I have spent a lifetime communicating as a writer, teacher, parent, spouse, daughter, co-worker, and friend. But Advent is a good time to remember a man who was born as a baby and who excelled not only in communicating truth and love but in listening. To listen not only to other human beings, but to listen to the very Earth herself seems to me a life-practice I have too often missed-out on, and I have been sadly suspectful that “merely” listening is not something valuable, active, and meaningful.
Listening seems so passive, and of course, for some people it is. It took me years to realize that the reason I talk so much and have so much outer-moving energy is because I think (and fear) that if I am not verbally responding, physically engaging, facially and bodily moving, and passionately involved with others, then I am not giving. In other words, I am so afraid of taking and so anxious to connect in meaningful ways with any humans within reach, that I overdo the communicating bit. It took me years to understand why I am so depleted after work or social events or even just a car ride or dinner with a family member. It is because I was never really allowed to just be by myself or be quiet around others. I am the “cheerleader”, “stage-manager” who always just wanted to be what she was at heart, a nerdy introvert. So when I am with other people, I am caught-up in my own need to “give” of myself. This is not altruistic, I realize; it is rather more like a hidden, undiagnosed phobia or syndrome. And to make matters worse, as an empath, listening to others, for me, means feeling everything the other person is feeling, taking it in, and not having anywhere to put it but back out there to “solve” or “help”, or stored away smoldering and moldering inside my own mind and heart.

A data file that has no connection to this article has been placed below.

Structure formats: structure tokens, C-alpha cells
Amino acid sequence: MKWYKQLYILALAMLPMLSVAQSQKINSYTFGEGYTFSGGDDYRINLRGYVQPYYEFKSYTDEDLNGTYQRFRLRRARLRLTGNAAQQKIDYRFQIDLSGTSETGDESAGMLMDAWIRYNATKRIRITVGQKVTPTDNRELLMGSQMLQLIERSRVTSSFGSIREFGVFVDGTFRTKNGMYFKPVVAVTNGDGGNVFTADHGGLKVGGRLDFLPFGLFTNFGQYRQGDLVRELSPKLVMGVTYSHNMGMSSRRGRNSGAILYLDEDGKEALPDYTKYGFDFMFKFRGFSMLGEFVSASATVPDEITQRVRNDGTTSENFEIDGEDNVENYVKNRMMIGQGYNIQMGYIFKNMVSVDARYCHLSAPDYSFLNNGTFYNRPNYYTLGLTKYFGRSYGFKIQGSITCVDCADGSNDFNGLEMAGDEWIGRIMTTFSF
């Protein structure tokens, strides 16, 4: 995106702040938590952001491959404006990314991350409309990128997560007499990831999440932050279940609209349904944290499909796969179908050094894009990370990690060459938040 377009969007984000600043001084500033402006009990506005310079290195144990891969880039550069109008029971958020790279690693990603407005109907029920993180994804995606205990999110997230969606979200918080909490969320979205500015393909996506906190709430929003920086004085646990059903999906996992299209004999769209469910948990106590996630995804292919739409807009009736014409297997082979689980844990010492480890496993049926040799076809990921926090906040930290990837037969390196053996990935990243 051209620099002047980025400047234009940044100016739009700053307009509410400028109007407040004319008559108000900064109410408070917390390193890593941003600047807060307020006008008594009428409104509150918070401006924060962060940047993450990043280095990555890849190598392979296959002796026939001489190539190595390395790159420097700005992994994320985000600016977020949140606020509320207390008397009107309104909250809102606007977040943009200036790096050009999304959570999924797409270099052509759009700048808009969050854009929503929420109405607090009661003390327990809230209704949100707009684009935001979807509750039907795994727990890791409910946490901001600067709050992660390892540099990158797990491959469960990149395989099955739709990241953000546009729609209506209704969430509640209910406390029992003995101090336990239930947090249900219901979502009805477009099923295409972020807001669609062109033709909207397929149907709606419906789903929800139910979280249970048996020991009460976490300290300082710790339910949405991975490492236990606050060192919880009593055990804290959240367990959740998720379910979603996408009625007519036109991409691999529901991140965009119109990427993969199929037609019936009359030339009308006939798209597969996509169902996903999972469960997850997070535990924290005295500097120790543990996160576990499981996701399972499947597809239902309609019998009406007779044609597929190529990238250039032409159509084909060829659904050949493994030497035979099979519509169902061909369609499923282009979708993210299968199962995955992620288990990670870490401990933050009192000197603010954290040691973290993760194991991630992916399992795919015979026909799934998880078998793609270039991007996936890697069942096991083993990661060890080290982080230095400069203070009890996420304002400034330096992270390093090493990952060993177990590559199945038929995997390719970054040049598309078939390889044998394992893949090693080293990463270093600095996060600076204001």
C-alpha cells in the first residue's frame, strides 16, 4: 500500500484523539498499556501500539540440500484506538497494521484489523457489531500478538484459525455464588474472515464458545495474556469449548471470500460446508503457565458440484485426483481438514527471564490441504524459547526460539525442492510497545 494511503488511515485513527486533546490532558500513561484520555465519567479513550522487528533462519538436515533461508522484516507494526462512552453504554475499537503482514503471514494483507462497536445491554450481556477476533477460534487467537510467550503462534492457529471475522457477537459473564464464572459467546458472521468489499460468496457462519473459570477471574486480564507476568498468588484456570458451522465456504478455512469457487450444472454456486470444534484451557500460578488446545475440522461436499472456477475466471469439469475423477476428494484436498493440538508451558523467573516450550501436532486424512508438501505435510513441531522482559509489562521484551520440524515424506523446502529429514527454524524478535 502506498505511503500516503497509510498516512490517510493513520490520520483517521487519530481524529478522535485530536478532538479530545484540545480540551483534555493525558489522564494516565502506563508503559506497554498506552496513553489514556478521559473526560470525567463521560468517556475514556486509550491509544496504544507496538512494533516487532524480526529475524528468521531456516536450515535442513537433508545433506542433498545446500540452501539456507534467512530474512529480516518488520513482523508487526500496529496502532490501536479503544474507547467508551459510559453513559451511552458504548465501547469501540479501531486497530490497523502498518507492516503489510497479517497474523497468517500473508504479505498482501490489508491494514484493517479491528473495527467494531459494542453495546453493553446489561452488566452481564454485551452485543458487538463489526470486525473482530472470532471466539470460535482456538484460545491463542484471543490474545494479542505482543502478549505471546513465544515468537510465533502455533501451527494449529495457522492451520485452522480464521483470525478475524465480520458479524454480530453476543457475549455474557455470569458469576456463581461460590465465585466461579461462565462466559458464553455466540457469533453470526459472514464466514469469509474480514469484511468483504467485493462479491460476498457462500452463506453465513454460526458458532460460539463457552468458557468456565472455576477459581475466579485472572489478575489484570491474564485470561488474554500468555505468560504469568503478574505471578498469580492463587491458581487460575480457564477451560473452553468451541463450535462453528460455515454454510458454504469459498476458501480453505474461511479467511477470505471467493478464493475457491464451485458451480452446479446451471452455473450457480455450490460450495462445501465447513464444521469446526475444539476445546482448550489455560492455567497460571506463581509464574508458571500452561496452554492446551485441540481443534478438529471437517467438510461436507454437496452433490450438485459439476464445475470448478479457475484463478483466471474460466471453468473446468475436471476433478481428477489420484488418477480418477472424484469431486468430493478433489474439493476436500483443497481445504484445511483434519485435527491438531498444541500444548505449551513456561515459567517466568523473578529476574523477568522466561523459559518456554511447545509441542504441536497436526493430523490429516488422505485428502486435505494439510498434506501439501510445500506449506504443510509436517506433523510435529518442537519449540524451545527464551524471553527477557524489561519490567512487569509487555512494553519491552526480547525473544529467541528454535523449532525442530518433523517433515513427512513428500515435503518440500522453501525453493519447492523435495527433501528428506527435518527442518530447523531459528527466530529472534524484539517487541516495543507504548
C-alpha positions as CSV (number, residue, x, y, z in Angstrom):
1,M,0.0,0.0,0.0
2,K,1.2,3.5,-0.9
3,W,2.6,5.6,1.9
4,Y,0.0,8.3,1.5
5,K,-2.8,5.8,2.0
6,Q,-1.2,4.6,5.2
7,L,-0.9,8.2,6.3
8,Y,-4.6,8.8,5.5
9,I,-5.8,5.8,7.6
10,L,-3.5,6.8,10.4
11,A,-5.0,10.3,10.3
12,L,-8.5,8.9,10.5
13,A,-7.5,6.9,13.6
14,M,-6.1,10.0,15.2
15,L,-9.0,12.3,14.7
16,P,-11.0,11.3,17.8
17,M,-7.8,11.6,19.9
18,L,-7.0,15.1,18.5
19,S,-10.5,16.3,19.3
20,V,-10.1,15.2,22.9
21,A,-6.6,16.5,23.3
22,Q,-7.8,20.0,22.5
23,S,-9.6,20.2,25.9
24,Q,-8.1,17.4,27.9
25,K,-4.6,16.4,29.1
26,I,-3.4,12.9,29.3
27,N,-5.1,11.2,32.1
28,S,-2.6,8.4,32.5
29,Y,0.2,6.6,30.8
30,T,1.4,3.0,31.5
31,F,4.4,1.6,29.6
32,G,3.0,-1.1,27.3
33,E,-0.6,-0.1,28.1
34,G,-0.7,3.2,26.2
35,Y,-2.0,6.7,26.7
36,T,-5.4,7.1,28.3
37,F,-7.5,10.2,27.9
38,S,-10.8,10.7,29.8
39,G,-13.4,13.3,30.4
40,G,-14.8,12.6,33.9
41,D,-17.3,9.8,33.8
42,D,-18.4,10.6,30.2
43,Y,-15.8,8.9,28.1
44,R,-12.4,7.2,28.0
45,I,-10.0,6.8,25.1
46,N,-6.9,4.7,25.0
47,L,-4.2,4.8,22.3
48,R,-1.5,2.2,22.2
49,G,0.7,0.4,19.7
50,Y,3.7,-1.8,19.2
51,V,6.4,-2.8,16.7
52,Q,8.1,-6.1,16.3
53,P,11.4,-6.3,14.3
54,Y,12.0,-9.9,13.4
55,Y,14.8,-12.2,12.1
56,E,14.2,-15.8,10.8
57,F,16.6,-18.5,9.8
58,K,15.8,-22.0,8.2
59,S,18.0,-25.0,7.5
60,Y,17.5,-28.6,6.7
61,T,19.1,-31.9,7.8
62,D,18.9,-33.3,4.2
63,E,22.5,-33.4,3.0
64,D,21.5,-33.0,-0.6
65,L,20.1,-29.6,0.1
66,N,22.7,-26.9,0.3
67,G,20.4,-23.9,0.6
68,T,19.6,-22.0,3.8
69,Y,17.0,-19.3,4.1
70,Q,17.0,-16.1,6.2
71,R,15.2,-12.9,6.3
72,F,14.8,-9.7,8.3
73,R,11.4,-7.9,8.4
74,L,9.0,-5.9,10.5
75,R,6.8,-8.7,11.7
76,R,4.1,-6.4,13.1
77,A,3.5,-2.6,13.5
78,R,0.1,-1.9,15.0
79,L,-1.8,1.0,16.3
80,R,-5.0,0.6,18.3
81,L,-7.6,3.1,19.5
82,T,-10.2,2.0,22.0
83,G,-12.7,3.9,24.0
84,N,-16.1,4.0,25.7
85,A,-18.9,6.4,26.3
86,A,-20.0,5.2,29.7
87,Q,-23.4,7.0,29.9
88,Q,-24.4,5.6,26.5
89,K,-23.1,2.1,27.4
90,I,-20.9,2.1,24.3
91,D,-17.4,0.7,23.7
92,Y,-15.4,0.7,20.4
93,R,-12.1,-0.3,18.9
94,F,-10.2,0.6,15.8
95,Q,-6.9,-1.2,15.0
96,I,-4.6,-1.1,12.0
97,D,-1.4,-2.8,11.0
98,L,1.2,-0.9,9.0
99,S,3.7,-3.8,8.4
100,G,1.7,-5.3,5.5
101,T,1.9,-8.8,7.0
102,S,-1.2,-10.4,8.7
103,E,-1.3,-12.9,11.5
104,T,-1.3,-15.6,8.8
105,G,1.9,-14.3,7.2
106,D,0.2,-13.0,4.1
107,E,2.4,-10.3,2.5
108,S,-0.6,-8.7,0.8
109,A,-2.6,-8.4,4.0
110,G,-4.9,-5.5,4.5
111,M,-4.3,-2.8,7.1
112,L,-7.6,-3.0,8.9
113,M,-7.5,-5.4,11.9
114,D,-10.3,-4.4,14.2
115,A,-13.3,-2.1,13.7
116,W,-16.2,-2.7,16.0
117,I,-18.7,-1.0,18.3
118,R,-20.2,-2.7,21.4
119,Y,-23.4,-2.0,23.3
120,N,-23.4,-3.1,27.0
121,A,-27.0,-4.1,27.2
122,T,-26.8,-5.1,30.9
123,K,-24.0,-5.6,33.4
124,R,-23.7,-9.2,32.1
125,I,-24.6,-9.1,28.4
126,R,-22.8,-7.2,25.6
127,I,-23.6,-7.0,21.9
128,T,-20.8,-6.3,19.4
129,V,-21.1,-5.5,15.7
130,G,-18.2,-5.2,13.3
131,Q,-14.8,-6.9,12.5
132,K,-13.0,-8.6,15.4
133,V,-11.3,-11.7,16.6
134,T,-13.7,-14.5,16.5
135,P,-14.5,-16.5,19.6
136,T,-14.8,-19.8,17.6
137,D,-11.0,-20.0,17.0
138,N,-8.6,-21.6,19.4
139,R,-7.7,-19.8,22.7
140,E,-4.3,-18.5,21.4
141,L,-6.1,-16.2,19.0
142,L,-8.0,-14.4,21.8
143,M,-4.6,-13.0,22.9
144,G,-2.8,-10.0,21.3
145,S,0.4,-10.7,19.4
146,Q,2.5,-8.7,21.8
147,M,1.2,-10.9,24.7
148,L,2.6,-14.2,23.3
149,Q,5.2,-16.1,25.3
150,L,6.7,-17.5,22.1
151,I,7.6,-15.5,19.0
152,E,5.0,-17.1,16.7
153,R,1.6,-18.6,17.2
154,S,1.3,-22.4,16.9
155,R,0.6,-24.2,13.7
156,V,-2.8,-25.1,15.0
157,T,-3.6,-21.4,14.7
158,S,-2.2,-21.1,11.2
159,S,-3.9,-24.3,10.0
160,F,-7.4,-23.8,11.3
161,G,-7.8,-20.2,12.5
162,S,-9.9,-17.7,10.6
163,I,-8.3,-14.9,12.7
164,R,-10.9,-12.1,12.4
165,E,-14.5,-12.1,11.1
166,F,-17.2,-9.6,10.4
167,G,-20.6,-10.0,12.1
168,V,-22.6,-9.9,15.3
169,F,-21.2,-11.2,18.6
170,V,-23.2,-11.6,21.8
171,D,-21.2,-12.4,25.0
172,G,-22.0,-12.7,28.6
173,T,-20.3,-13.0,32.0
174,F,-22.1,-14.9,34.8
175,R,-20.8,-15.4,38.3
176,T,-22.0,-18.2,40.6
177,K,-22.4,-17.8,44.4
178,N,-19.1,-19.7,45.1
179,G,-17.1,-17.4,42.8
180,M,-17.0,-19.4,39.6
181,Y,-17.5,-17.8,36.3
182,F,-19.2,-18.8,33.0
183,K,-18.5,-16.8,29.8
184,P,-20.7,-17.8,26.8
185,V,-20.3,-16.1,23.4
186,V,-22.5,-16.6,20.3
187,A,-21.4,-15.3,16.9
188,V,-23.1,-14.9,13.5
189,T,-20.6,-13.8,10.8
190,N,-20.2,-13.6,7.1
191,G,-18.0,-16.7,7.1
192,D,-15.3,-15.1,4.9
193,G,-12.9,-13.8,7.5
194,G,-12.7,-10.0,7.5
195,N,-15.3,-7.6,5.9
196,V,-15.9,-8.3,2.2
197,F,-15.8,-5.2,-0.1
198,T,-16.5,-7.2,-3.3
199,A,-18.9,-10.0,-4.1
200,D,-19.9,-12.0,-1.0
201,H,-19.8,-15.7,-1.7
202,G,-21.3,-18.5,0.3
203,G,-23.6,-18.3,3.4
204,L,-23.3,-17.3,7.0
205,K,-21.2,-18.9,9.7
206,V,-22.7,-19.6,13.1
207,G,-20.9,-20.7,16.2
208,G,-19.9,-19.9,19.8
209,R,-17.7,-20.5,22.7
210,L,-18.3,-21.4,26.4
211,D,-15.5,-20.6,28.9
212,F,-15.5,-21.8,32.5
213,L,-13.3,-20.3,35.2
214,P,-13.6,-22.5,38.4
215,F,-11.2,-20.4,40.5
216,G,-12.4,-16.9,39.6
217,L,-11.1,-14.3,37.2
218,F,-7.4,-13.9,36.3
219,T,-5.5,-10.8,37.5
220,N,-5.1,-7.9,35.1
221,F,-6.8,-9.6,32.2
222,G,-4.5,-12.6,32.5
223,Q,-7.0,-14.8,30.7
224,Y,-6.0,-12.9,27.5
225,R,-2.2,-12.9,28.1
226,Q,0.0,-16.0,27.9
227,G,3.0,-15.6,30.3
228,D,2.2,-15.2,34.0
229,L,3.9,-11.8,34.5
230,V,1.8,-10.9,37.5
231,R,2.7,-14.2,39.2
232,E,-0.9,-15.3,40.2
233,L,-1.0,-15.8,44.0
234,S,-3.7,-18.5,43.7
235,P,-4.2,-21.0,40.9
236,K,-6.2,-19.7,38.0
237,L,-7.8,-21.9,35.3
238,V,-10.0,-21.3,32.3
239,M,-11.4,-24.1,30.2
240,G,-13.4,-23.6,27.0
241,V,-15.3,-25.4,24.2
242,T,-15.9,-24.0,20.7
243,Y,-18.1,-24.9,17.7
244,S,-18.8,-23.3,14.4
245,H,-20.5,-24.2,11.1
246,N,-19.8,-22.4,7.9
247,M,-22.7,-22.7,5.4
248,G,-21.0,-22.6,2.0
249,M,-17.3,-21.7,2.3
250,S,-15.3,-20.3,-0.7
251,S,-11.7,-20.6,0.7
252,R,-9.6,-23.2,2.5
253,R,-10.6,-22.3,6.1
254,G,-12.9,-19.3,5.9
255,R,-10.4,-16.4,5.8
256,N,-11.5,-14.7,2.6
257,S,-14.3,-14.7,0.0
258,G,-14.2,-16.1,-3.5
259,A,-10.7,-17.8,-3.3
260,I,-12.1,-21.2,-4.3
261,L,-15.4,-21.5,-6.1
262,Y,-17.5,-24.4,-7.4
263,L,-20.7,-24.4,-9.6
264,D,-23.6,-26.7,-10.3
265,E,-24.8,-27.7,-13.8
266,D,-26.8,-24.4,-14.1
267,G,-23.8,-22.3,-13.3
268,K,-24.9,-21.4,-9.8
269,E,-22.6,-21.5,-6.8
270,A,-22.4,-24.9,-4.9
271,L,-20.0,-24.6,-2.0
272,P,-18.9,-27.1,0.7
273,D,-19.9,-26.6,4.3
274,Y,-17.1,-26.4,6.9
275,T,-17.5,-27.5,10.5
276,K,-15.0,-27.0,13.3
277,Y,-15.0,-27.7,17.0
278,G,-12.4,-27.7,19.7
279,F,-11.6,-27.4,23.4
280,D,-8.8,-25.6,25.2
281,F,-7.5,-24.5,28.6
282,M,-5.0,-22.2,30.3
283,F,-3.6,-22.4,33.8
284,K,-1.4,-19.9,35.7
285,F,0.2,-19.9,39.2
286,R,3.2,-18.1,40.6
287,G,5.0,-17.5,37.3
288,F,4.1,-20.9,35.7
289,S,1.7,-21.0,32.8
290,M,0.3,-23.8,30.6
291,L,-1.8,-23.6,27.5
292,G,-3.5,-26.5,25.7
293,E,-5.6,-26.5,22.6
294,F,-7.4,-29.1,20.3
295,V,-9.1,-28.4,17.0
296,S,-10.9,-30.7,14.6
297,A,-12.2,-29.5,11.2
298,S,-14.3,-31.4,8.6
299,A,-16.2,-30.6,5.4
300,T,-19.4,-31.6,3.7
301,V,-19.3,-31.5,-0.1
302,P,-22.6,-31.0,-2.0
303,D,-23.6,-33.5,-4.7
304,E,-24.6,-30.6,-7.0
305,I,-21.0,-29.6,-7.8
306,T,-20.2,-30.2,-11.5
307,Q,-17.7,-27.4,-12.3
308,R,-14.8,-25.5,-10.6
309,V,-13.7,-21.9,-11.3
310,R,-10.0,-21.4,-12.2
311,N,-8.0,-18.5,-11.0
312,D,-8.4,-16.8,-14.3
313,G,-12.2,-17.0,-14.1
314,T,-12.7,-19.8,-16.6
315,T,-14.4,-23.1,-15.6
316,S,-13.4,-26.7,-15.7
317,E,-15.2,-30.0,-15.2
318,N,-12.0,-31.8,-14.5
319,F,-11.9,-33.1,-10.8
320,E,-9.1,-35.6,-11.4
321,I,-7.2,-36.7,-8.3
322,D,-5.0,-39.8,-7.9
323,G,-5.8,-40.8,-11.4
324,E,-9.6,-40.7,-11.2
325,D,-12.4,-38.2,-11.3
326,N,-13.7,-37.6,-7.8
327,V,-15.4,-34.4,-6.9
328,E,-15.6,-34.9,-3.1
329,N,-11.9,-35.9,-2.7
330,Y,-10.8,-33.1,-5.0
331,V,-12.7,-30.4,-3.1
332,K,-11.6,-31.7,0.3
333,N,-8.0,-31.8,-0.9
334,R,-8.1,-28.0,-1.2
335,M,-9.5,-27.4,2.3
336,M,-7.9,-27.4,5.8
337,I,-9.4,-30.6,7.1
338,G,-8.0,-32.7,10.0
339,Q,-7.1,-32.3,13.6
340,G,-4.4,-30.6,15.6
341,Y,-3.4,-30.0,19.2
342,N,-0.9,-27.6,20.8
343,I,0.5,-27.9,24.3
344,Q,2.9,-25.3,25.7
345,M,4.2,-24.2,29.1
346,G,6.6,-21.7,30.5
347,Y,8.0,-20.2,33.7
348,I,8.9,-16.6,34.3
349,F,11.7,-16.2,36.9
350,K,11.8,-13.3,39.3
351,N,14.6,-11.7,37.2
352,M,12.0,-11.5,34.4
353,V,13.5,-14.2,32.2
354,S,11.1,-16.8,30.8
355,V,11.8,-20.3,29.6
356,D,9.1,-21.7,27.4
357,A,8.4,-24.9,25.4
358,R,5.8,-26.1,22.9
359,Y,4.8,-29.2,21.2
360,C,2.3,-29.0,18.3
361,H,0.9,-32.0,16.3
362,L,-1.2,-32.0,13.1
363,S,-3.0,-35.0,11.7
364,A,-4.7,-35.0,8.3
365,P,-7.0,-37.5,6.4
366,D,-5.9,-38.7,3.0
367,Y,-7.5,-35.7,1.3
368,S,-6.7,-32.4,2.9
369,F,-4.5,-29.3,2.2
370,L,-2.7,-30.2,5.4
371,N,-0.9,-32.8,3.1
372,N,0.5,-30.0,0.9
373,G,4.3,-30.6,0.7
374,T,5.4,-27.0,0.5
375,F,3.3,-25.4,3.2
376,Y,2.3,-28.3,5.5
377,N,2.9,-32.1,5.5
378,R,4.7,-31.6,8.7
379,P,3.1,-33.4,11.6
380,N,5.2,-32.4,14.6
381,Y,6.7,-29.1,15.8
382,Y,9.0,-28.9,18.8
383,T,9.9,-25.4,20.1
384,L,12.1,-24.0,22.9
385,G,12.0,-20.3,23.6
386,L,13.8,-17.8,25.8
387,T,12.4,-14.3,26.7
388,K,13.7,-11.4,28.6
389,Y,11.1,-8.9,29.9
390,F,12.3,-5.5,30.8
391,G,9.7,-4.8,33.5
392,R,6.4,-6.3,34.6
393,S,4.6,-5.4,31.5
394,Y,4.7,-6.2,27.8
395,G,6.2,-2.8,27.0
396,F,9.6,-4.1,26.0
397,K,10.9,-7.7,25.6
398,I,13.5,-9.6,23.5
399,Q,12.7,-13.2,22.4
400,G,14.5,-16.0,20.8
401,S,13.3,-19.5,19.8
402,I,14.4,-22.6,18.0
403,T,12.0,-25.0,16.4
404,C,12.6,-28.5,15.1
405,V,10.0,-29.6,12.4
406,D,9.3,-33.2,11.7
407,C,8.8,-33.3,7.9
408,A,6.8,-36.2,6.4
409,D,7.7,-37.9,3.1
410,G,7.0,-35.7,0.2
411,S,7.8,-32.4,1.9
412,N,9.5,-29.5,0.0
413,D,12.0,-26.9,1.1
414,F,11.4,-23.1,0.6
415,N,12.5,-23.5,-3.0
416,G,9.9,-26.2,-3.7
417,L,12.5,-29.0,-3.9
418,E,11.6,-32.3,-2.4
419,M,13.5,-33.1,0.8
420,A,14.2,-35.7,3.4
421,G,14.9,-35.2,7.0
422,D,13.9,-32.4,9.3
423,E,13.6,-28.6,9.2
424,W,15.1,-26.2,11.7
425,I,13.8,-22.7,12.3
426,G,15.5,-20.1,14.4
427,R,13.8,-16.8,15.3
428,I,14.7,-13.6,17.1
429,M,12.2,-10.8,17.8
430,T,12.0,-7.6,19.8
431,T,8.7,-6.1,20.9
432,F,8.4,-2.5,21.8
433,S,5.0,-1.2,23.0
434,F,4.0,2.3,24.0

People who are like I am, end up with running tracks in their brains that often spill out their mouths. We pour out so much, that eventually there is a backwash. Eventually, our communications often morph and change from giving, caring, wannabehelpful and useful bodies of relational communication to unlivable, unsustainable towers of babble. Inside, we end up running along the lines that add tracks of worry to our faces, and fill us with secret fears and criticisms; and these can easily derail, leading off to side-tracks and runaway ramps of angst, anger, and hopelessness.